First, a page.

The acting itself a pleasure to experience – the characters bounce off each other as they react to real and perceived slights to their parenting skills, the depth of harm to the children, who was the instigator and who is ultimately responsible. Polanski worked with the actors to memorize the complete text, as though they were producing a play, then shot the film in chronological order. At the conclusion of each day the actors would run the rest of the play, a process that Riley has described as “grueling and invigorating”. Polanski and Edleman’s camerawork is opportune and precise, the performances feel live but the film is painstakingly constructed as a cinematic experience. Whether filming a shot/reverse shot set-up when the characters face off across the low living room table, going wide to show the isolation and separation experienced between the couples (and by the couples themselves as the story develops) or pulling in close to show us the details that make up each character’s essential nature, Polanski finds the true and dramatic moment. Each character’s true nature is revealed in tight penetrating framing: Penelope’s tension is marked by the bulging veins across her forehead, the tired and sad nature of Nancy’s life is hidden deep in her eyes, Michael’s playful but almost hidden disdain for his own liberal life-style is revealed in his tight smile, and Alan’s amusement that any thing else really matters but his drive to consume business is magnified by the phone pressed tight to his ear.
Carnage is a comedy that engages more on the intellectual than emotional level. To that degree it benefits from the bending of rules that comedies can engage in and nearly gets away with what seems a central flaw – why doesn’t Alan and Nancy (Waltz and Winslet) just leave. Unlike the allegorical experiences of the upper-class dinner party guests in Luis Buñuel’sExterminating Angel who inexplicably can not leave the parlor and withstand days of hunger, violence and madness, or the soon-to-be doomed people in the purgatory of Sartre’s No Exit, Alan and Nancy are New Yorkers – and New Yorkers don’t sit around and take it. Some of the choices seem forced (specifically a moment in the hallway when they are about to get on the elevator, begin to argue, and a neighbor peers out at them) though others make more sense (Nancy’s “illness” requires lots of cleaning up and pulling themselves together).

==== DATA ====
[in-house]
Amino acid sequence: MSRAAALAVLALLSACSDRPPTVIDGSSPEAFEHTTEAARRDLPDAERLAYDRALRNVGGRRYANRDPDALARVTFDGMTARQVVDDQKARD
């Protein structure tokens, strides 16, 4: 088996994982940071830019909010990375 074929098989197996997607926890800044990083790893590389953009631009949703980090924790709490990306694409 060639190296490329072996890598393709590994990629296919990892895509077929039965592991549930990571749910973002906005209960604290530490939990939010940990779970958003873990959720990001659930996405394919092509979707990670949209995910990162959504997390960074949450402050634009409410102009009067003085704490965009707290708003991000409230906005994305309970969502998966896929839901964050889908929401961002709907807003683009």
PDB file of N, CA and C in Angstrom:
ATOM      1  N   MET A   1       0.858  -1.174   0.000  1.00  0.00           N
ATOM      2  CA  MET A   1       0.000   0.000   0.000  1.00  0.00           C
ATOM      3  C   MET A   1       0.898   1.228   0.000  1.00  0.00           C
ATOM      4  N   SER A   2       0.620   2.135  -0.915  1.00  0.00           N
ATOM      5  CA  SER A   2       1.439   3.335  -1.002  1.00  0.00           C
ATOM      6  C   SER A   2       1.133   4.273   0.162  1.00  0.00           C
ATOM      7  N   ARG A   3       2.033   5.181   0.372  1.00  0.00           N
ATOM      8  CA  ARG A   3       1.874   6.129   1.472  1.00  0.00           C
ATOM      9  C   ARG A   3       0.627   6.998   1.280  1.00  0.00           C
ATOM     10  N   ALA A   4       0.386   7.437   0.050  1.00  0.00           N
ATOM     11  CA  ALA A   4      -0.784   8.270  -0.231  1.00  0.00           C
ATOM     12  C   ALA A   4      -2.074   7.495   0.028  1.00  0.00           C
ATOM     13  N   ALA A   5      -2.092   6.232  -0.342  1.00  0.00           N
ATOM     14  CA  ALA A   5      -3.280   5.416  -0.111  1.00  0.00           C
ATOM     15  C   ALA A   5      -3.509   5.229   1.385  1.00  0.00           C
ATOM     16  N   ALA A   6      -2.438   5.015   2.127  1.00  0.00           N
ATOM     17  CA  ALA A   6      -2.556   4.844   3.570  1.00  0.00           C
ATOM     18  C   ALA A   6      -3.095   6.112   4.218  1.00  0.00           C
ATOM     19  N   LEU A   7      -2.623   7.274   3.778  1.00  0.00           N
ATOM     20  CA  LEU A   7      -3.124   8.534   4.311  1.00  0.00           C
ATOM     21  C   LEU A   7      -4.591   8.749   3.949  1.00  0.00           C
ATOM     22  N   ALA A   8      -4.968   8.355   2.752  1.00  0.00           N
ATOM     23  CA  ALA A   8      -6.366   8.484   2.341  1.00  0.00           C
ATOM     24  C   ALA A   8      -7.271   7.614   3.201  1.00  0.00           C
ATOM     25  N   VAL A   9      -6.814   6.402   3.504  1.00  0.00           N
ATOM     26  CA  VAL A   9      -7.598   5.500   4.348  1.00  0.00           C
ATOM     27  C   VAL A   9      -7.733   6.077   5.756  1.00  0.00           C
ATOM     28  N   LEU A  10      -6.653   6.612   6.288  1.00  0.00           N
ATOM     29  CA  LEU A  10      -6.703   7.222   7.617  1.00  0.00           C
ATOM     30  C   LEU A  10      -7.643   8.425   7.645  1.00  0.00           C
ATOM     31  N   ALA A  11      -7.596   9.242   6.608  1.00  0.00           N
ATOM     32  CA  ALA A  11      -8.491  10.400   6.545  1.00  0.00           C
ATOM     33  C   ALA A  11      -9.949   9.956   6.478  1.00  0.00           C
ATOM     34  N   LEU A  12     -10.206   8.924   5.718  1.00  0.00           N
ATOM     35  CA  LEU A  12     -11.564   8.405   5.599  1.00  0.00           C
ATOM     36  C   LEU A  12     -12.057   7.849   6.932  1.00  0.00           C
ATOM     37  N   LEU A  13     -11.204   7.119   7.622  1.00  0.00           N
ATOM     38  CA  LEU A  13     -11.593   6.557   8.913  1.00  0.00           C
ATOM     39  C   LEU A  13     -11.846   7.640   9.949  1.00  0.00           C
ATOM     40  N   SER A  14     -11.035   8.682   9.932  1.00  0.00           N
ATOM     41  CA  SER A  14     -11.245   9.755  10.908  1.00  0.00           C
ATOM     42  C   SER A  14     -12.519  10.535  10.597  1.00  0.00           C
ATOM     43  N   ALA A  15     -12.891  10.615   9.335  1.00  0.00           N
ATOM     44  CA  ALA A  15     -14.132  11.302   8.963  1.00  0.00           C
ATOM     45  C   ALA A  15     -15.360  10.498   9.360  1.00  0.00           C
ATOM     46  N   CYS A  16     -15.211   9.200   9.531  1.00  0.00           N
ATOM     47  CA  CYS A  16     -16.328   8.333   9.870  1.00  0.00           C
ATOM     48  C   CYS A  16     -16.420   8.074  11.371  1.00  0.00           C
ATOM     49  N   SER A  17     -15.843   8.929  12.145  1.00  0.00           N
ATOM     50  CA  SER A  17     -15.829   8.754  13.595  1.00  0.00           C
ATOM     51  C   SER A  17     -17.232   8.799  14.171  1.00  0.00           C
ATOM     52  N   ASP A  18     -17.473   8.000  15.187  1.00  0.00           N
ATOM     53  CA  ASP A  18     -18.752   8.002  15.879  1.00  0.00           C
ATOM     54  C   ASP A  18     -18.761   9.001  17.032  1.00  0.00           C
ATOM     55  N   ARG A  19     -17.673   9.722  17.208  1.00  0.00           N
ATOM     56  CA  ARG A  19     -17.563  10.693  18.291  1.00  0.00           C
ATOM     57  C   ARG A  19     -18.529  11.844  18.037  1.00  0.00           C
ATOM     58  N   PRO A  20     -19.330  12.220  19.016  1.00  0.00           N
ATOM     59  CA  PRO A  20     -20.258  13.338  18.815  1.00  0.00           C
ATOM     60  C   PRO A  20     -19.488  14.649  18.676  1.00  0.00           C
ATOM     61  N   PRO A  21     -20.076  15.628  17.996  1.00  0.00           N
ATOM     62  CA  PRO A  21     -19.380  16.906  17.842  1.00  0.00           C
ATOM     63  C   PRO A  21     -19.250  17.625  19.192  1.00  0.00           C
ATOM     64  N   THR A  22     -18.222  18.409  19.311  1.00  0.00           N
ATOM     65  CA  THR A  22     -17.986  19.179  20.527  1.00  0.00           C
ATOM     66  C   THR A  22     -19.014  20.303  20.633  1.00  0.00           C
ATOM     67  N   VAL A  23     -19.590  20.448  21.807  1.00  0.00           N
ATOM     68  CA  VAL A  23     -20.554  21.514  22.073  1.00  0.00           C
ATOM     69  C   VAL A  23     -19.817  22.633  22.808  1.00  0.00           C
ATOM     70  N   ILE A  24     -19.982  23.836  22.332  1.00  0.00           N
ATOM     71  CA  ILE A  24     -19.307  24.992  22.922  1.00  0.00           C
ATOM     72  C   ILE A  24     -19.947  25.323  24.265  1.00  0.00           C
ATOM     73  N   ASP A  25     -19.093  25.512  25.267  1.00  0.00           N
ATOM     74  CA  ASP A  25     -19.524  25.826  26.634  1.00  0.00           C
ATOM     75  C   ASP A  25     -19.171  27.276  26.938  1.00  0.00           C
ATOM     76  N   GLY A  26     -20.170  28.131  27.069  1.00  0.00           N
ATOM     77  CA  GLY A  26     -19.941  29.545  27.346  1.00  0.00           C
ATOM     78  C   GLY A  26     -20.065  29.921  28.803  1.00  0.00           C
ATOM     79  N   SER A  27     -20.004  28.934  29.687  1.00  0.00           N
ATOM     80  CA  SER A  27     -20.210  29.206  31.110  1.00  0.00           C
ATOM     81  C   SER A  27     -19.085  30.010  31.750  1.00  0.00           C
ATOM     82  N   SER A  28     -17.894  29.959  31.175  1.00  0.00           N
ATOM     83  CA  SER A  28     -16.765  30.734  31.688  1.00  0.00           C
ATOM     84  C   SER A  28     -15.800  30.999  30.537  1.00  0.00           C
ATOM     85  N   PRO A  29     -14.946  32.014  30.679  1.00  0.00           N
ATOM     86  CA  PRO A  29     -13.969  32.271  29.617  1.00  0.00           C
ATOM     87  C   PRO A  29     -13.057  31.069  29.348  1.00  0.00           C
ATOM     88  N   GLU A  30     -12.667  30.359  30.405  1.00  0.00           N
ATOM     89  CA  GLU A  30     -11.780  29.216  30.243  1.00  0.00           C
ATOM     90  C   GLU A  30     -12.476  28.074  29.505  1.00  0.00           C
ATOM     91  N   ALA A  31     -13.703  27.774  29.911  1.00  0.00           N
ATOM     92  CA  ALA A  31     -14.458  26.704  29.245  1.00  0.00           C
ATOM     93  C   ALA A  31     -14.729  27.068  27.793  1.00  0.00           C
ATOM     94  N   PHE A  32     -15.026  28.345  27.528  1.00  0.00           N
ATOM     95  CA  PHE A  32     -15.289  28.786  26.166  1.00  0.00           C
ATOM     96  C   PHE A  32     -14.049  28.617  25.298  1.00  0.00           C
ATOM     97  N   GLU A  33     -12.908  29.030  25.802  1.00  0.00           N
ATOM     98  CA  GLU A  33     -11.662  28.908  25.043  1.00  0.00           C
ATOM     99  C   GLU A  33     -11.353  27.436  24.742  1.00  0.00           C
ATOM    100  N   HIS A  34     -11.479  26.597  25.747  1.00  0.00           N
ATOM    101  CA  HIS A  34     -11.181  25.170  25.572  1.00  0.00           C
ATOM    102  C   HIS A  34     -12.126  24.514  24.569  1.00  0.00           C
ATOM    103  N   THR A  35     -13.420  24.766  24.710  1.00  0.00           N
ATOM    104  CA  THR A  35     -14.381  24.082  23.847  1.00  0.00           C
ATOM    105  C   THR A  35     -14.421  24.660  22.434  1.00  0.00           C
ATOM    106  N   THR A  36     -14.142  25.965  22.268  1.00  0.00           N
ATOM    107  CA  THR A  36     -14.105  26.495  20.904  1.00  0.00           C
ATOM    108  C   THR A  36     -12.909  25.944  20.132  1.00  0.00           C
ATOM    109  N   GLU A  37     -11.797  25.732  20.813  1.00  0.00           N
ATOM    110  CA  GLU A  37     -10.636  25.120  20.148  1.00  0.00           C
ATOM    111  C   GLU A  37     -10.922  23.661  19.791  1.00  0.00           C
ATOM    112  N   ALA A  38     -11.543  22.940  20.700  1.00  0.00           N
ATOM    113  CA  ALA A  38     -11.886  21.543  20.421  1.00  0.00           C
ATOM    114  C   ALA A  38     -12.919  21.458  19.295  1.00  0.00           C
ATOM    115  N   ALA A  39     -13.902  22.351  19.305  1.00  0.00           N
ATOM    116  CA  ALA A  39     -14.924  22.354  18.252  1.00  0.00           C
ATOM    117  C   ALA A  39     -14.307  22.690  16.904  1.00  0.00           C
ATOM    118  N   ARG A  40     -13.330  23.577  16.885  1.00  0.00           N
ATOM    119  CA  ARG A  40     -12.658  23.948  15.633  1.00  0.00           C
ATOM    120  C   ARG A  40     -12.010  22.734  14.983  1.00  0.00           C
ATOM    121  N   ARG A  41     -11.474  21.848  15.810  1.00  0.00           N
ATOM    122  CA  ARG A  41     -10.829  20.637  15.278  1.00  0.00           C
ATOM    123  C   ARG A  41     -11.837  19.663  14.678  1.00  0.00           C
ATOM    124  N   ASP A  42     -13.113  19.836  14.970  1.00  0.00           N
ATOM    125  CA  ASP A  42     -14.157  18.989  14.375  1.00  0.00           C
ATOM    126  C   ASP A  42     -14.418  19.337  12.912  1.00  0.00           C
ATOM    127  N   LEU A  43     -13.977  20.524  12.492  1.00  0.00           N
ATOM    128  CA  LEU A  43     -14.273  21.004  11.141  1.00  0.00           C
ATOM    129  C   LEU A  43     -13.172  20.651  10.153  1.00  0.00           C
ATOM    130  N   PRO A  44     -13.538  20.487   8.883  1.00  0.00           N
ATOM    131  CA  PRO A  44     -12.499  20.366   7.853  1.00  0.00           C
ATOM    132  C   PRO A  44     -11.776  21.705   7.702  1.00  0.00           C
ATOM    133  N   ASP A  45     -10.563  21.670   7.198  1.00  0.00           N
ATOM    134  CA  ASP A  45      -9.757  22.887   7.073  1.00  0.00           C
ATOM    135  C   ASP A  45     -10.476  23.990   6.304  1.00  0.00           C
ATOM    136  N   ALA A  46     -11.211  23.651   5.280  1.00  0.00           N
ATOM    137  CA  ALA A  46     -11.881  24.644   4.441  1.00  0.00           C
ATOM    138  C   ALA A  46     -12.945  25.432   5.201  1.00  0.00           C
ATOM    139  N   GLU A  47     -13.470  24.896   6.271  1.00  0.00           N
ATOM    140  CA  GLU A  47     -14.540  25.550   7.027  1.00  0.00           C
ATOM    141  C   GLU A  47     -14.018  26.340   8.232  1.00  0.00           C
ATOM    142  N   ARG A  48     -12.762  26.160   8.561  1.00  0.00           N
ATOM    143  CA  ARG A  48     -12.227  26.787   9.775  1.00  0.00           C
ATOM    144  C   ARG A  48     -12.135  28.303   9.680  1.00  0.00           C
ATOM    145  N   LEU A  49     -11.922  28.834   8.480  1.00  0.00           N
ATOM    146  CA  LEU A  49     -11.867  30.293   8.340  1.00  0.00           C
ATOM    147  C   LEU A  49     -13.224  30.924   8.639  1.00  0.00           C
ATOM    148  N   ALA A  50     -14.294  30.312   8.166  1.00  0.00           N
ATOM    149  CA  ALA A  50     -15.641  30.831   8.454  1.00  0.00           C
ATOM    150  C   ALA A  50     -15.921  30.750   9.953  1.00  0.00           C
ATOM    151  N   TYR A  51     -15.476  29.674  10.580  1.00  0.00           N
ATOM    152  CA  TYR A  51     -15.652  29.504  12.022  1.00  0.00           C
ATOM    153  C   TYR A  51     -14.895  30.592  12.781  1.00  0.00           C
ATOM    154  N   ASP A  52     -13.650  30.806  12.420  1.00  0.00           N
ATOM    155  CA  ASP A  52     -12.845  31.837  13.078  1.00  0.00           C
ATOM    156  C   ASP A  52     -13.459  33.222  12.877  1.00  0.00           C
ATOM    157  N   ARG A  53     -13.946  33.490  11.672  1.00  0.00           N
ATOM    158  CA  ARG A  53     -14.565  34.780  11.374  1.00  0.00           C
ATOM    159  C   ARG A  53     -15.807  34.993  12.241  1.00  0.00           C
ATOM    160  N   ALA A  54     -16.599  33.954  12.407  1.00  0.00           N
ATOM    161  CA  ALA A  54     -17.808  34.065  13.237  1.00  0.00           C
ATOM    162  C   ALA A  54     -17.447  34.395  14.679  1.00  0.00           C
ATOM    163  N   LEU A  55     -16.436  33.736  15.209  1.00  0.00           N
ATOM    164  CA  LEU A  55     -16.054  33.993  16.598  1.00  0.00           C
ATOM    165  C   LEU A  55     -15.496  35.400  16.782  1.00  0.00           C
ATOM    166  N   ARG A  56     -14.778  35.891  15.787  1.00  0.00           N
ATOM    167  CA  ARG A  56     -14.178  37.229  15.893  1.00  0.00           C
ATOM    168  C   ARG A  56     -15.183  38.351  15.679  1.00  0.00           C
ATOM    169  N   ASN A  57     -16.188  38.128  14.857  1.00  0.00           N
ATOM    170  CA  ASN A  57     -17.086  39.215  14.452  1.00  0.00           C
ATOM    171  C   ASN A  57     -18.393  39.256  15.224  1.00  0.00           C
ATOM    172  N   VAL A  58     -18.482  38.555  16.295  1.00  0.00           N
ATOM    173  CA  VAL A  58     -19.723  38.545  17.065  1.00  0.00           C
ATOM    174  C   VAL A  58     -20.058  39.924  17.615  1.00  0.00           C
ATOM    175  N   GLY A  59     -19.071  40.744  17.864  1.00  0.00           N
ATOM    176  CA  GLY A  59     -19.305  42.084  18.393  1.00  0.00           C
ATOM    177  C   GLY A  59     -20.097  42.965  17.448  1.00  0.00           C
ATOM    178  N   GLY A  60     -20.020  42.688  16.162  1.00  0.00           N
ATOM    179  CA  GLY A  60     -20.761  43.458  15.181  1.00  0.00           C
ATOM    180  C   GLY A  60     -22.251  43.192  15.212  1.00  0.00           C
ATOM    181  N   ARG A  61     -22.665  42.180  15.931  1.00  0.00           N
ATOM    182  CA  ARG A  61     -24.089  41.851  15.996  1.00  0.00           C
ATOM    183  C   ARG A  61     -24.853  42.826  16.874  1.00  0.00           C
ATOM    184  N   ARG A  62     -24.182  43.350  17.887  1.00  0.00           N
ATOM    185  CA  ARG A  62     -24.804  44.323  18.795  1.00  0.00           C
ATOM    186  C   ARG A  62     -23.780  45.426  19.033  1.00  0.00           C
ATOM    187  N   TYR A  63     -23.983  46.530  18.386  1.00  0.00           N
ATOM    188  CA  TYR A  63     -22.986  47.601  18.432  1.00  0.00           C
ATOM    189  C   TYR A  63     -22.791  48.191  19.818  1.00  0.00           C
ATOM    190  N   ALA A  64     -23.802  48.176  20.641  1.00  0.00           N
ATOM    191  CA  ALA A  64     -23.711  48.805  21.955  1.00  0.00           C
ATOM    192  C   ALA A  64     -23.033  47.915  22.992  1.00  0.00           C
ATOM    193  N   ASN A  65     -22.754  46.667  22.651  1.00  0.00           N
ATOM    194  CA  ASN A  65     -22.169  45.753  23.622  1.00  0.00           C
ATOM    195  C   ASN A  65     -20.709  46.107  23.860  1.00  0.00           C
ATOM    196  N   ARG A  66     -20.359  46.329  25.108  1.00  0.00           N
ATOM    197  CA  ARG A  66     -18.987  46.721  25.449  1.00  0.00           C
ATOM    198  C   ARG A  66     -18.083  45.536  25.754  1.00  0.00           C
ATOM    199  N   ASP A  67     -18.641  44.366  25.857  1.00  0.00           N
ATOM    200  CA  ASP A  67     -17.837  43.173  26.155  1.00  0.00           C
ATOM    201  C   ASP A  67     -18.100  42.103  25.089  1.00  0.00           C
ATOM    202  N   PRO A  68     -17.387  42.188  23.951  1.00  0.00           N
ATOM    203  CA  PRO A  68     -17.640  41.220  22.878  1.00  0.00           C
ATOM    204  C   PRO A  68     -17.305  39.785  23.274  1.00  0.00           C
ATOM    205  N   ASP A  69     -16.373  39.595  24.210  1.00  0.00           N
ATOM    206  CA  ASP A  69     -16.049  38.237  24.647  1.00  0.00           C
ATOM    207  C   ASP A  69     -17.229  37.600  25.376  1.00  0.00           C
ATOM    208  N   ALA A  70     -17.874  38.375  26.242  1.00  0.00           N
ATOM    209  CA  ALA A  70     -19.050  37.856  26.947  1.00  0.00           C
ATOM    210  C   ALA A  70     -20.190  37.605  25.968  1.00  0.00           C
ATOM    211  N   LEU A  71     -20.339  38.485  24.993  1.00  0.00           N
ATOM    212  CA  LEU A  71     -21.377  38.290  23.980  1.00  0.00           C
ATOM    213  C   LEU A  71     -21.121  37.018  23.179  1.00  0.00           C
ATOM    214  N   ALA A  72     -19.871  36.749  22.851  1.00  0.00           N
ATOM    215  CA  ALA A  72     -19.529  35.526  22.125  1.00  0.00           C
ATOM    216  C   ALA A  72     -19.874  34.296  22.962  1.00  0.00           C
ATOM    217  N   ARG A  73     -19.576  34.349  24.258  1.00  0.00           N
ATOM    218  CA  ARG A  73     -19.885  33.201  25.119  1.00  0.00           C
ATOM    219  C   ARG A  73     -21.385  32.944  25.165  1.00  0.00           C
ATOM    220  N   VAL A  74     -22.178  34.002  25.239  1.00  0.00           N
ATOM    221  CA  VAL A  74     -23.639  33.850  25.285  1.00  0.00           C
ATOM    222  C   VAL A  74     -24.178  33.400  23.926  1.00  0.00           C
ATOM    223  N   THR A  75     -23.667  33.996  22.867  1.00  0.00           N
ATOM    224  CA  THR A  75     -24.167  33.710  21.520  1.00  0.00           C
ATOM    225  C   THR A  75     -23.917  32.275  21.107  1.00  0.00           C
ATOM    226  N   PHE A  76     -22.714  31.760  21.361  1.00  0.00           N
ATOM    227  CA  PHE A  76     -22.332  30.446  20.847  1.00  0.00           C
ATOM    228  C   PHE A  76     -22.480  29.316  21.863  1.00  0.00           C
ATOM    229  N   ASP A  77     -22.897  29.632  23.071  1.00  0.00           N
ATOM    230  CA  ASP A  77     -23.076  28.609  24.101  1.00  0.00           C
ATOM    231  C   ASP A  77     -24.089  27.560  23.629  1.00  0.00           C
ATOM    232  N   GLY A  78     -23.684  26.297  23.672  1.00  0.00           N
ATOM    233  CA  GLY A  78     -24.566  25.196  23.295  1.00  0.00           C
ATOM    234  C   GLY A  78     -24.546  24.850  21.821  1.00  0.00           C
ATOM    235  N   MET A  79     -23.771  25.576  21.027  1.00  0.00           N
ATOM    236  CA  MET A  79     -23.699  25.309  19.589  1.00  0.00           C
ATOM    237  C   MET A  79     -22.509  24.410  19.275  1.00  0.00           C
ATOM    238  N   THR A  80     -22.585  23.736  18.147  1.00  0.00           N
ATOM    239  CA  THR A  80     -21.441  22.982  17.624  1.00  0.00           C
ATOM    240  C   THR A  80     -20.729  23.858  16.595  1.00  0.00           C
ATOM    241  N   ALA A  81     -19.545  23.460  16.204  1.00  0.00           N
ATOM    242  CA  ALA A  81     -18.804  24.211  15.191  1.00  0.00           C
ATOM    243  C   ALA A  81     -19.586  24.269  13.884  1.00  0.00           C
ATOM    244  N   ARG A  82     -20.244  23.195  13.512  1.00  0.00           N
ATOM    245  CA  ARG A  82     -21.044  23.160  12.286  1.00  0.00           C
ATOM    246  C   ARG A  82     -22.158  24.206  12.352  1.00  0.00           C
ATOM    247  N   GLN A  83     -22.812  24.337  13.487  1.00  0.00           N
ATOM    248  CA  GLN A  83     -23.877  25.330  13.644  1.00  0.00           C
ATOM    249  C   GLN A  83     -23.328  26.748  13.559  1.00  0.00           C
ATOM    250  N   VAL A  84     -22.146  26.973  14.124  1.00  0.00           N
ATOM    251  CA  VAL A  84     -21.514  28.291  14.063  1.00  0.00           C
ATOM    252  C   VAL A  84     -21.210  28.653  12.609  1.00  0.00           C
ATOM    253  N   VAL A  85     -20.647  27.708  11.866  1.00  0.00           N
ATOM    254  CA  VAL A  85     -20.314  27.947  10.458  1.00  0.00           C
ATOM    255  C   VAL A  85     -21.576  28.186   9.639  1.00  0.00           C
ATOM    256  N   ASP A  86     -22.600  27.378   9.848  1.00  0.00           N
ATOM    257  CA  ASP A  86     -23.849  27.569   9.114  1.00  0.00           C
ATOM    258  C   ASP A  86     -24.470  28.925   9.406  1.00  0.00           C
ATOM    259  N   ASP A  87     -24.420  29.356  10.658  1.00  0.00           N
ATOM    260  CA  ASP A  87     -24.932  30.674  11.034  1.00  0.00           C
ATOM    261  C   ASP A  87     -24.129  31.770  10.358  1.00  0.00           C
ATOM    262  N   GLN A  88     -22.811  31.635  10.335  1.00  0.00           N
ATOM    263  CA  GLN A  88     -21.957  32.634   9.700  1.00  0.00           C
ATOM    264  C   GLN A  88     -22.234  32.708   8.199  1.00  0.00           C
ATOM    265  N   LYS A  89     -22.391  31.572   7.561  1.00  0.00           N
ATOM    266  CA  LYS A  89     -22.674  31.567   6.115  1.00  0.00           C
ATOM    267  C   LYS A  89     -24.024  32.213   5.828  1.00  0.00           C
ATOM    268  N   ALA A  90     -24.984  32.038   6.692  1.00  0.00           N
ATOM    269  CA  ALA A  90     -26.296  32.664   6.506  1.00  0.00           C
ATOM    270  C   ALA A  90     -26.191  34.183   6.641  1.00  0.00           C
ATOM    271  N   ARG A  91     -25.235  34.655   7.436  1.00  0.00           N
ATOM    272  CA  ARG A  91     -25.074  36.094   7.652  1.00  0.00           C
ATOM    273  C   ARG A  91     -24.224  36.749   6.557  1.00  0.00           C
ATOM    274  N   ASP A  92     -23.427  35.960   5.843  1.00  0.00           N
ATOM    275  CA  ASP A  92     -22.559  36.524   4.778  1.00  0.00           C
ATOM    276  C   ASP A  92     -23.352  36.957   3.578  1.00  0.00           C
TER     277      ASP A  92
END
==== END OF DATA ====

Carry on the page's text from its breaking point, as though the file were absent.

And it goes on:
There are some missteps in the film – the ending in particular seems to abandon the approach that had served the film throughout and resolves the affair on a single wide shot, bringing the story to a theatrical as opposed to cinematic conclusion. The material is also a bit restrained for a Polanski film. There is never the release of true violence that fuel his earlier films: the man-to-man face offs of Knife in the Water, the bizarre realities of Rosemarie’s Baby, Repulsion and The Tenant, the murderous aggression of Chinatown. But these are minor complaints. Carnage is an engaging clinic on world-class directing, fluid ensemble acting, the perfection of camera placement and framing, and precision editing. It’s fun, it’s short, and it effectively merges the best elements of theater and cinema.
Thomas W. Campbell